It is a common compulsion of the art historian to try and pin down an artist and their work to a certain current, or a certain theme. One often attempts to read, or rather write, one’s own interests onto the artist’s oeuvre. However, especially if the artist is a contemporary, this often proves difficult, as they energetically oppose all easy labels. While this makes the critic’s work more challenging, it also insures deeper reflection on, say, a painting’s iconography.
When looking at German artist Katja Seib’s paintings, one might be facing similar obstacles: her utterly feminine works, weaving narratives of desire and aggression, might easily induce the viewer to detect a feminist scope in her practice. While the braided hair, voluptuous hips and hip-hop bling of some of her characters might suggest an interest on issues of minorities and race. While direct confrontation with the artist rapidly undercuts such temptations, it doesn’t offer any clear alternative either.
Therefore, one returns to the painting, to the visual material, and looks harder. Seib’s skilfully balanced compositions enlace domestic settings and an eerie atmosphere. Similarly to dreams, they surprise the viewer in medias res and call for an interpretation of their symbols. By being given no definite guidance by the author, the audience is seemingly encouraged to draw their own conclusions.
But what does it mean when an artwork, or an artist, resists all explications? Opacity, or the right not to be understood, is a discourse stemming from the pen of the Creole poet Édouard Glissant. The poet intended opacity, in a post-colonial context, as an active strategy of resistance towards oppression and objectification. He advocated the use of a language that simultaneously proclaimed and obscured its own meaning.
Seib’s visual vocabulary, delicate and rough, grotesque and seductive, draws the viewer in with the promise of familiarity, in both images and narratives, only to inhibit all such speculations with a wall of denial. Her paintings are extremely intimate, the artist states: they emanate from dreams, are inspired by acquaintances, are based on personal experiences. The claim to understanding, truly, their deeper meaning is a violent act of objectification. The colonising gaze of the spectator. And yet, Seib’s works still speak to a universal sensitivity; even if one acknowledges their opacity and, thus, the impossibility of truly understanding them.
Where it is not possible to firmly grasp the meaning of a painting’s iconography, the observer must turn, once again, to the images as such. What do they suggest? In 1925 the German art critic Franz Roh coined a term, Magical Realism, which was shortly later to acquire an independent identity and detach itself from, if not subvert, its creator’s original ideas. Nebulously described to begin with, Magical Realism has maintained a protean character: from its inception as a description for German Post-Expressionists, it came to signify a trend in Latin-American and then Japanese literature. It still eludes a clear definition and its identity is in flux.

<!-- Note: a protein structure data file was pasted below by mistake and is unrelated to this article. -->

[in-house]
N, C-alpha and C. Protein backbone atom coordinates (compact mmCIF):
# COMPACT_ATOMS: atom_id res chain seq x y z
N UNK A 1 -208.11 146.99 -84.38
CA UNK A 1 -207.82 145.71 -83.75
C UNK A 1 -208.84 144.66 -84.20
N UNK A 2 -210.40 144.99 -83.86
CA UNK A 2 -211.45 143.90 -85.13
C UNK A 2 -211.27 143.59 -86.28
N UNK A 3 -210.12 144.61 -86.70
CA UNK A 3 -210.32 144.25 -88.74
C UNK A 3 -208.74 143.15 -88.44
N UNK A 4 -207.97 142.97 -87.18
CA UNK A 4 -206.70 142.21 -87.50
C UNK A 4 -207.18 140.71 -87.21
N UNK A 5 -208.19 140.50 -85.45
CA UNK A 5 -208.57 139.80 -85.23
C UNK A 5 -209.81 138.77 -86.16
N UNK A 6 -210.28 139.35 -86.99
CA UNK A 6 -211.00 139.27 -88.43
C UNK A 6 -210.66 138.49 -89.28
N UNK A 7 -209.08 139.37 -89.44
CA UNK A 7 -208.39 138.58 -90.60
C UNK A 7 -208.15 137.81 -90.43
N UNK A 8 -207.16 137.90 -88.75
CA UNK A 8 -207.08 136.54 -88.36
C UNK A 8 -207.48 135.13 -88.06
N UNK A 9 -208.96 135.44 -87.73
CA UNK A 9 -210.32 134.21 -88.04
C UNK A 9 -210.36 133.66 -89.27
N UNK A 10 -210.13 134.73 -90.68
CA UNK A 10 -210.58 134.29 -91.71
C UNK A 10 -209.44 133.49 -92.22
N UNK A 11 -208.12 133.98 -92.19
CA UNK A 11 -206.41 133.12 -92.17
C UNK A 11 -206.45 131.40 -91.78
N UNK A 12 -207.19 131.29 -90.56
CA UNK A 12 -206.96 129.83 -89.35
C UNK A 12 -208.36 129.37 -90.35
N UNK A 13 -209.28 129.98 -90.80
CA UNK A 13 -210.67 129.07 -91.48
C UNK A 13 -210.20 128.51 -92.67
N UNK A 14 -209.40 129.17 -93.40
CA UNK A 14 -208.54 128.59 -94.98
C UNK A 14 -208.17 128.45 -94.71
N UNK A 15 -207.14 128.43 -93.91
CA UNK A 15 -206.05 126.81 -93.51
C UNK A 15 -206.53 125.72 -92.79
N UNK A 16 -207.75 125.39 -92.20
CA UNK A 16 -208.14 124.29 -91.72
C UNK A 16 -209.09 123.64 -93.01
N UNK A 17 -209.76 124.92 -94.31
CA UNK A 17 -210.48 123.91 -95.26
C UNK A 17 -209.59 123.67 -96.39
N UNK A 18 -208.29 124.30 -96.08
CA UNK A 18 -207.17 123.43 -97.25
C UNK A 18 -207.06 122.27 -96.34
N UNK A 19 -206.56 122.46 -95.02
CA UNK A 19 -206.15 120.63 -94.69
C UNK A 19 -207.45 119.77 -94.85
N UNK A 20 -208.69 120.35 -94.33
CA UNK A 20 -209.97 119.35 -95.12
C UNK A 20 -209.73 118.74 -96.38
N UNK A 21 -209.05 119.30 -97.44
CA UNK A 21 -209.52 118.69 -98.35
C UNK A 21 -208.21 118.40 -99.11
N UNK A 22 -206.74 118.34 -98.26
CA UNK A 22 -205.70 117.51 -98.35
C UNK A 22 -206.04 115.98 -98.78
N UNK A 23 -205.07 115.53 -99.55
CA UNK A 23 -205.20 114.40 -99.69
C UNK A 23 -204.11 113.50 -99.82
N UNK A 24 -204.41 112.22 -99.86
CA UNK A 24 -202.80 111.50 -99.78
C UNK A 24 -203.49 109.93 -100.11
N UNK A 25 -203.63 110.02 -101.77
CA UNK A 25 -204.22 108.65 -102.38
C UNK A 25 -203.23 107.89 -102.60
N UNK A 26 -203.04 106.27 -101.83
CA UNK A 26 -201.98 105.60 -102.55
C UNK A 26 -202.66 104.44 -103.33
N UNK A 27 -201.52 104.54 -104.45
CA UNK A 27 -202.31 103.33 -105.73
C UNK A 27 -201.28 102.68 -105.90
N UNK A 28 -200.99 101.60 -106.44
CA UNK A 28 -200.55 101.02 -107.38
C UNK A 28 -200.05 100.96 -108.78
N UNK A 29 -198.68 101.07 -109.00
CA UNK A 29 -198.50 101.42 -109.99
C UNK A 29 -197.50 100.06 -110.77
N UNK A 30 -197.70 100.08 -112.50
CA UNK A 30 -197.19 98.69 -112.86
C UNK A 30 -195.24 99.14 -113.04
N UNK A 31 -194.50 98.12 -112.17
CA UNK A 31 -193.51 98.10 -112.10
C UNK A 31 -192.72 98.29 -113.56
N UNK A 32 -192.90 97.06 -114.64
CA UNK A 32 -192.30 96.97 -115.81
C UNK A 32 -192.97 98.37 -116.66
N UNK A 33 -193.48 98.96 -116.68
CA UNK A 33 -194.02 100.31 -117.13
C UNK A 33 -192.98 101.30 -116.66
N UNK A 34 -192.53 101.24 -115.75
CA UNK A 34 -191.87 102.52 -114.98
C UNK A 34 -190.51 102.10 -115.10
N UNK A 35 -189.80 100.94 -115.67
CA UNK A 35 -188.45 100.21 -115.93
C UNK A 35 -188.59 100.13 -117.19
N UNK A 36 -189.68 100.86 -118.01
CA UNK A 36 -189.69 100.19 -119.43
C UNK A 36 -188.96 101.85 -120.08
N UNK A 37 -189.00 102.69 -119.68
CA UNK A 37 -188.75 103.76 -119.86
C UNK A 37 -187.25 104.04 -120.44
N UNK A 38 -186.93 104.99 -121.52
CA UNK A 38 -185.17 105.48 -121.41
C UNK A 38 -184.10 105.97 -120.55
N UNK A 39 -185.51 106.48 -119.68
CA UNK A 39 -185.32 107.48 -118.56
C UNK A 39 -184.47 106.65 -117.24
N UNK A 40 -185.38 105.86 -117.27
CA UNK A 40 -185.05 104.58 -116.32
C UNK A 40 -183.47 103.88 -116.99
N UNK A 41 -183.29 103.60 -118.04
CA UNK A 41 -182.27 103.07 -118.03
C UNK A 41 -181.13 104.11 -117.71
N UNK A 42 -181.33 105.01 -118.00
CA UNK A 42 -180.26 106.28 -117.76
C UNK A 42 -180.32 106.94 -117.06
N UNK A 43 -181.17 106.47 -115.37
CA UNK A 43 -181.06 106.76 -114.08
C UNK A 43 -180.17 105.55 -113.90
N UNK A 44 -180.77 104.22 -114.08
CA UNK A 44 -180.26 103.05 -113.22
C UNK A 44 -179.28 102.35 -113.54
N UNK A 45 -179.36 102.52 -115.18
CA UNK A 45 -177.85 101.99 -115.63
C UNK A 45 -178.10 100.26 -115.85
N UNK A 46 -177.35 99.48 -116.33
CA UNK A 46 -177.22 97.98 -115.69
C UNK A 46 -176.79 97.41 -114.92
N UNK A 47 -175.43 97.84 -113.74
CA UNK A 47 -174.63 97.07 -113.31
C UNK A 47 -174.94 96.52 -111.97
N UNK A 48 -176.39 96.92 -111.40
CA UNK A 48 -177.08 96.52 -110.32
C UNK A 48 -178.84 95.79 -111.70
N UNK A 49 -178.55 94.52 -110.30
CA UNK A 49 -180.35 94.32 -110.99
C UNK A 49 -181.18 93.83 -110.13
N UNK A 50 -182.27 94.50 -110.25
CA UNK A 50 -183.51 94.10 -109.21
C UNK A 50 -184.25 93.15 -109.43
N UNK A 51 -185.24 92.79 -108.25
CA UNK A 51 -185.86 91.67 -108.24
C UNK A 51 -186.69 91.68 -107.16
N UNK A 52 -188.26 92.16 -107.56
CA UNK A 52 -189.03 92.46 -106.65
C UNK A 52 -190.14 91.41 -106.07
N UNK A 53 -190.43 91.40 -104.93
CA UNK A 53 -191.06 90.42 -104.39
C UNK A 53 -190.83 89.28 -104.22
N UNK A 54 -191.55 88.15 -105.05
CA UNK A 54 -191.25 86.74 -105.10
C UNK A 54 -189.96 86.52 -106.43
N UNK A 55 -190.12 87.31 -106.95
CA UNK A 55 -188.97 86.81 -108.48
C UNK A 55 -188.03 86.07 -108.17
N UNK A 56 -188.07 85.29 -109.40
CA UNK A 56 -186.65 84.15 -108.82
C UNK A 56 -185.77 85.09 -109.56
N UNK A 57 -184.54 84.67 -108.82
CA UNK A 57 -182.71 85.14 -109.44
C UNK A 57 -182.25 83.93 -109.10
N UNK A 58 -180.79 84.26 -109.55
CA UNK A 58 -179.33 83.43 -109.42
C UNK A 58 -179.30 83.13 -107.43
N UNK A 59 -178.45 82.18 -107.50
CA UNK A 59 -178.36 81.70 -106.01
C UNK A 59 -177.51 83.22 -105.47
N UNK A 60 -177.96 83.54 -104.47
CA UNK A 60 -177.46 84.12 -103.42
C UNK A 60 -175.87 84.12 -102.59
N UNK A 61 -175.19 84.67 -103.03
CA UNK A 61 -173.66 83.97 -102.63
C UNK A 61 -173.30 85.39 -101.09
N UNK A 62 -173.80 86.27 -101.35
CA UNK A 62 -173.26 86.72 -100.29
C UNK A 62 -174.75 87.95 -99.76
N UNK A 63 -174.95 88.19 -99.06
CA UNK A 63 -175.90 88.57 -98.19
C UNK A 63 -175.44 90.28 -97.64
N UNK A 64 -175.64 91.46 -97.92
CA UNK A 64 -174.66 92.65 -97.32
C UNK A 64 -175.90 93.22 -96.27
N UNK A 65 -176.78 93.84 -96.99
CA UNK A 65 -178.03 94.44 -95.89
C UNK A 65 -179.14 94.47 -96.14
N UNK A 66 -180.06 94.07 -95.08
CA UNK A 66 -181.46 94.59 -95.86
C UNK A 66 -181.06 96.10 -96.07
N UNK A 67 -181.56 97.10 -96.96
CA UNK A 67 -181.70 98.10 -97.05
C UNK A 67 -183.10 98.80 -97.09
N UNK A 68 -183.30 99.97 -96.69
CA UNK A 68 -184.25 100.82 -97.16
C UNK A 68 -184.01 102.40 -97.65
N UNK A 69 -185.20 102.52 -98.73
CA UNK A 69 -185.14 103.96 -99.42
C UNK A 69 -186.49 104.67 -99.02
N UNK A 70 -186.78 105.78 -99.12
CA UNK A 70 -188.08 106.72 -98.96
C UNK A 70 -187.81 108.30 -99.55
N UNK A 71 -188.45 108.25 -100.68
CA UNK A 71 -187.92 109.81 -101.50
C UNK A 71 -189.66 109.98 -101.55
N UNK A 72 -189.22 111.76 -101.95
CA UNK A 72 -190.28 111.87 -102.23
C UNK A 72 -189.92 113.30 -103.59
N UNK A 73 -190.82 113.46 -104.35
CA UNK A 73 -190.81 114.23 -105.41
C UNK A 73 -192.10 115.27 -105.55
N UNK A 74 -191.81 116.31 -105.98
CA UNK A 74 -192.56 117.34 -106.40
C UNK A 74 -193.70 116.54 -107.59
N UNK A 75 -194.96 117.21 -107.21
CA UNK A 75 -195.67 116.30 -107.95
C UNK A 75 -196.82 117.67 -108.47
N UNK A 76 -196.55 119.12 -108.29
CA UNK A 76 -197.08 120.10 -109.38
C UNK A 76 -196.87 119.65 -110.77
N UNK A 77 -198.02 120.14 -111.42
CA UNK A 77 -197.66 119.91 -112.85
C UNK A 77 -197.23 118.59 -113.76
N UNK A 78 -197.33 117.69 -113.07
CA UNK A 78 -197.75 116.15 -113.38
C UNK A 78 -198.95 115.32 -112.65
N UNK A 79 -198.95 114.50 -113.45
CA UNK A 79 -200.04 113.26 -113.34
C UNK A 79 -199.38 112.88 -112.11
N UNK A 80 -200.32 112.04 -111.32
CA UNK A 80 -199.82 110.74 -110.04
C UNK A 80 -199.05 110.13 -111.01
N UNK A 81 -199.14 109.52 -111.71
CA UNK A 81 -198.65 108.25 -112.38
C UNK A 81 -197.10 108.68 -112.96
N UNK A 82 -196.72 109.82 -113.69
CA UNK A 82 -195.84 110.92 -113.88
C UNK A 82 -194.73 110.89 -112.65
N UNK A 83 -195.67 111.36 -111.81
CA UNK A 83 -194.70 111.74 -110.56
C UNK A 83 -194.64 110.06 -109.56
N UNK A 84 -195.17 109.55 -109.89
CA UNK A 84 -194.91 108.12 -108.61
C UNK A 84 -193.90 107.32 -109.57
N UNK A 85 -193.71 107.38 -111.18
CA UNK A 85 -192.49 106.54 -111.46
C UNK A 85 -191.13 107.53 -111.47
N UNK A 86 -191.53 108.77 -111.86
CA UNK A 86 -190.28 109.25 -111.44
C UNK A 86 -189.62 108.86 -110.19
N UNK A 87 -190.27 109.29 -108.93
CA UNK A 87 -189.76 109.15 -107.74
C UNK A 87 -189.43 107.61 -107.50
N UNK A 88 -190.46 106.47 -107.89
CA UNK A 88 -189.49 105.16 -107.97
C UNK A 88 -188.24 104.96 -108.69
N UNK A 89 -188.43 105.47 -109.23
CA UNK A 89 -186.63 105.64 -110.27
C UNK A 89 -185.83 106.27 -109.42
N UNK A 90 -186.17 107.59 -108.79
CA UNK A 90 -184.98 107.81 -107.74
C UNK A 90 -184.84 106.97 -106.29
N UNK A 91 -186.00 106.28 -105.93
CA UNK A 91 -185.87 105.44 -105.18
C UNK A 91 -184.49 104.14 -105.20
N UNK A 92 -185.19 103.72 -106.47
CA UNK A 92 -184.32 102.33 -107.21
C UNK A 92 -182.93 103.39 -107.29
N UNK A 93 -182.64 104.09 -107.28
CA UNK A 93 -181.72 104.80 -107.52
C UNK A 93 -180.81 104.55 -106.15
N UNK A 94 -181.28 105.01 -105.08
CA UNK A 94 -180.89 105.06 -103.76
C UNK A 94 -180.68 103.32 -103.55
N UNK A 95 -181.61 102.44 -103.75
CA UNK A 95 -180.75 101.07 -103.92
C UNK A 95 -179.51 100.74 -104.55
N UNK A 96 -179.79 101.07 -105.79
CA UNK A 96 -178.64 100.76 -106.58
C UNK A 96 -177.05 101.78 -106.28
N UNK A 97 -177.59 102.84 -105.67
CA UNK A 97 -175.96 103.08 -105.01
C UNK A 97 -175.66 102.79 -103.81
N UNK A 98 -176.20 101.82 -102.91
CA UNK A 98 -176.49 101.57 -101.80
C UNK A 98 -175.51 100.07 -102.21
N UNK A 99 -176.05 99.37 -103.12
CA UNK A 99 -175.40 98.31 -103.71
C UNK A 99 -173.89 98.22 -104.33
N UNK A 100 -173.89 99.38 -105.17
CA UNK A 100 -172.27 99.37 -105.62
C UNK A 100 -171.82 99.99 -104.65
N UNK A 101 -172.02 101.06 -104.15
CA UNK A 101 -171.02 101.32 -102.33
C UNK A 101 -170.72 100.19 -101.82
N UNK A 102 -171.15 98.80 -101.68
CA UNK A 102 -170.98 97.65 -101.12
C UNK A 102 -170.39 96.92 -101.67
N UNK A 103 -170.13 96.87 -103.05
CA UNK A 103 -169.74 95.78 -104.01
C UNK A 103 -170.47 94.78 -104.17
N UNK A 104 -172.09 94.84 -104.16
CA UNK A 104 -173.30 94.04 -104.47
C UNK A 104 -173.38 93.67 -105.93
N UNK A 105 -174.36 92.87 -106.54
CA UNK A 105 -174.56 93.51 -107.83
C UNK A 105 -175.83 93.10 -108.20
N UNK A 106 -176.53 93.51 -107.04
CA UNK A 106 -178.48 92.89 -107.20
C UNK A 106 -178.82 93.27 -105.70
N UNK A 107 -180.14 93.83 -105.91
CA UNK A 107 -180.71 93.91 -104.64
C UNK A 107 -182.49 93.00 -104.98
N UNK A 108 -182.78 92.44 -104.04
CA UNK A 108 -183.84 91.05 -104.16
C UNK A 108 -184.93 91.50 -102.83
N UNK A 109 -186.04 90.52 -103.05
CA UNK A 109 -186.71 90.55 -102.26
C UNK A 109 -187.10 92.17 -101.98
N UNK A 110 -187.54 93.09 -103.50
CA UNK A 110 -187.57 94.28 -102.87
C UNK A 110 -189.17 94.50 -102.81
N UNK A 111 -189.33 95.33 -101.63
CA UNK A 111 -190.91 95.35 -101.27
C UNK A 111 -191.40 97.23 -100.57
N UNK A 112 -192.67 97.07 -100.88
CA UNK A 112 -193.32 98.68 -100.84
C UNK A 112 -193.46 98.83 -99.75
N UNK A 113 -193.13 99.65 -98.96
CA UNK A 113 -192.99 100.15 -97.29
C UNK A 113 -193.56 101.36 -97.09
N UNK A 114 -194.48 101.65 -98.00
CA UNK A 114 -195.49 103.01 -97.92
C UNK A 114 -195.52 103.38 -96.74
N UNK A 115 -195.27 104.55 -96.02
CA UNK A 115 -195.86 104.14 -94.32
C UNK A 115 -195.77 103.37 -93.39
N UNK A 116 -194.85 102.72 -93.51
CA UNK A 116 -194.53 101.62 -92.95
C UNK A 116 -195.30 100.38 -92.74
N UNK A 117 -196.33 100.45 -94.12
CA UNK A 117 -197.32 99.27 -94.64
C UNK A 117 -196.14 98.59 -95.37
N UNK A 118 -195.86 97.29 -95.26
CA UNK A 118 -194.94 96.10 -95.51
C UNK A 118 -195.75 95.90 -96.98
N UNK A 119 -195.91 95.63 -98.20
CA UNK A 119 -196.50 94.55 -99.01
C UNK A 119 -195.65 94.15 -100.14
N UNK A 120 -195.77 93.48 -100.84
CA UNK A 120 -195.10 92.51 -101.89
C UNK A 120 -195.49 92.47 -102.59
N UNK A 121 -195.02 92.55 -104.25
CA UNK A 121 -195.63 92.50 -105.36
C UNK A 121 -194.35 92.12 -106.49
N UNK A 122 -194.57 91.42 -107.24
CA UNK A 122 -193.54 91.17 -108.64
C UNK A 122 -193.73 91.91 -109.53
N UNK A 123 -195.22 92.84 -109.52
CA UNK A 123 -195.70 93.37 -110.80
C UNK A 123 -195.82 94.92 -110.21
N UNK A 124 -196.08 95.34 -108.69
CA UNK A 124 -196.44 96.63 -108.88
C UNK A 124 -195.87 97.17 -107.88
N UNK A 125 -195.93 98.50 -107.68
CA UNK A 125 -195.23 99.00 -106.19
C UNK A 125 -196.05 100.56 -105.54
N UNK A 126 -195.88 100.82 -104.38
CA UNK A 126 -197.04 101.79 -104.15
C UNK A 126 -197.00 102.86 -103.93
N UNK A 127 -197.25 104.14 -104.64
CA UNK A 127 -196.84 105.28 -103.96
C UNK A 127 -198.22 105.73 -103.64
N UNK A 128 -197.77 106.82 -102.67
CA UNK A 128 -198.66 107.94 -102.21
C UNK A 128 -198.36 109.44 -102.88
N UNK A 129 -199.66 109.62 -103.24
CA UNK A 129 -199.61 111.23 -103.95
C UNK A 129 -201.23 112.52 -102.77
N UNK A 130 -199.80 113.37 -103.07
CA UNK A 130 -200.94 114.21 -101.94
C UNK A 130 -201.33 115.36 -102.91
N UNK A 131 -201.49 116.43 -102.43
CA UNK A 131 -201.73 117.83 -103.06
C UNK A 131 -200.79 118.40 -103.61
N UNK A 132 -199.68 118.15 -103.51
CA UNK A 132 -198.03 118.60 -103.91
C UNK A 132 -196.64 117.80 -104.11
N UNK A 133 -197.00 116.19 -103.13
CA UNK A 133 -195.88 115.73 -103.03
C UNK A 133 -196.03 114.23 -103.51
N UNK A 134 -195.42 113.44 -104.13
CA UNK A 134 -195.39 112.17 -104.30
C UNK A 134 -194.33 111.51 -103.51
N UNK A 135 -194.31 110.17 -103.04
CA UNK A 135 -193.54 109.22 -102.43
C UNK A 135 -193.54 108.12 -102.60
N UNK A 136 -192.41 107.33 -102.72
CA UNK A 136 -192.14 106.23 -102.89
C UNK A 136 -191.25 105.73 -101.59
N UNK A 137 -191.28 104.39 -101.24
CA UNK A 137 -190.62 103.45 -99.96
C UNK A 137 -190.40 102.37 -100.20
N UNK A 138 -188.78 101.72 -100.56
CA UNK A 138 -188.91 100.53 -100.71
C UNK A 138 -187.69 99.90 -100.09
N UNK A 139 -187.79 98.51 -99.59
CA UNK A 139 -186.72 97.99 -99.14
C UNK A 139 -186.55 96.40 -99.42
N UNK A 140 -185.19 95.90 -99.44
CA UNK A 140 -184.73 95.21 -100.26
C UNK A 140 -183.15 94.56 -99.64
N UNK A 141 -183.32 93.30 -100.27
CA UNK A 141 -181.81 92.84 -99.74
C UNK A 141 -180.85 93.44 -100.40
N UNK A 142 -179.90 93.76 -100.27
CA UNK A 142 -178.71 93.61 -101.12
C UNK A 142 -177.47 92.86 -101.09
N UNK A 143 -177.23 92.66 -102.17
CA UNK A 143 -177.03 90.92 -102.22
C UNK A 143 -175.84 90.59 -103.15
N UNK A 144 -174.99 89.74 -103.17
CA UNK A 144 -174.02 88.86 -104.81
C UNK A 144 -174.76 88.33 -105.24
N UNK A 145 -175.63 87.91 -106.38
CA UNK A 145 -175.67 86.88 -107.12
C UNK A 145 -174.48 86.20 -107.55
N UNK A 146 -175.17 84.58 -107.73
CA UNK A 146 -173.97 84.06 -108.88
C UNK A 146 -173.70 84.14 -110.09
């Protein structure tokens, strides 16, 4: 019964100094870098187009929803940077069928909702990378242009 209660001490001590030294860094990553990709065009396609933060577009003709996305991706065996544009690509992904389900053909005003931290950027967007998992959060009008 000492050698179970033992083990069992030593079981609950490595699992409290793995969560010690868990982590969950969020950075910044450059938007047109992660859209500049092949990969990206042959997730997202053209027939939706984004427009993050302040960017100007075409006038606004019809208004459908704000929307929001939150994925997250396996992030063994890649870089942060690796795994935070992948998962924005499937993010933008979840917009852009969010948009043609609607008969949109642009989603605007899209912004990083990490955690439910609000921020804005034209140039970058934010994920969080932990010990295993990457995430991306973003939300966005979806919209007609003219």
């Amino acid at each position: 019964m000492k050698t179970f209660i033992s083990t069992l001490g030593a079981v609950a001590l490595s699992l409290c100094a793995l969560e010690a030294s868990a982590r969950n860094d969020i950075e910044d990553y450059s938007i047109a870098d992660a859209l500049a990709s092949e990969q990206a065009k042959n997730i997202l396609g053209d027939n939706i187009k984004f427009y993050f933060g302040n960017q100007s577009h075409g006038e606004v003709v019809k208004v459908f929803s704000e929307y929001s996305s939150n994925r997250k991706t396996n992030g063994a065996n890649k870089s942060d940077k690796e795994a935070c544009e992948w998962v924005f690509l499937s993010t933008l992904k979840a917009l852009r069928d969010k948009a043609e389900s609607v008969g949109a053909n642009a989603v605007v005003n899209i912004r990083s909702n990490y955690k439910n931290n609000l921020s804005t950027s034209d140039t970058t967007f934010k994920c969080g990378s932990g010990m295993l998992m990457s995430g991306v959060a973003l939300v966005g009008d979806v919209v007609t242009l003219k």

While the current prevailing perception of Magical Realism is very far from Roh’s first definition, it is still relevant to revisit the original essay. The German critic was writing in a moment of art history that, for certain aspects, was not too far from today’s: the return to representational, figurative painting. “Humanity seems destined to oscillate forever between devotion to the world of dreams and adherence to the world of reality”, Roh writes. For this ‘new direction’ in painting, he envisaged a celebration of the mundane and a renewed wonder for the materiality of the object: “techniques that endow all things with a deeper meaning and reveal mysteries that always threaten the secure tranquillity of simple and ingenuous things”.
In fact, Katja Seib’s paintings seem to capture such oscillation in fieri. Her works depict the banal and the everyday alongside the oneiric and the mysterious. More recently, Magical Realism has been described as “what happens when a highly detailed, realistic setting is invaded by something too strange to believe” (Matthew Stretcher), which allows to access a deeper understanding of reality. The outlandish characters in Seib’s works cohabitate with the ‘normal’ and shed a different light on it. The trivial is perceived as more uncanny (unheimlich) than the fantastic and throbs with “that radiation of magic, that spirituality, that lugubrious quality” described by Roh.
Branded items, pink bubble baths and popular icons are suffused with melancholy and a sense of the grotesque. Nonetheless, her characters are radiant, of a beauty that emanates from the “feeling [of] existence, of making it stand out of the void; [of] a solidly modelled figure […] emerging form the most obscure source”.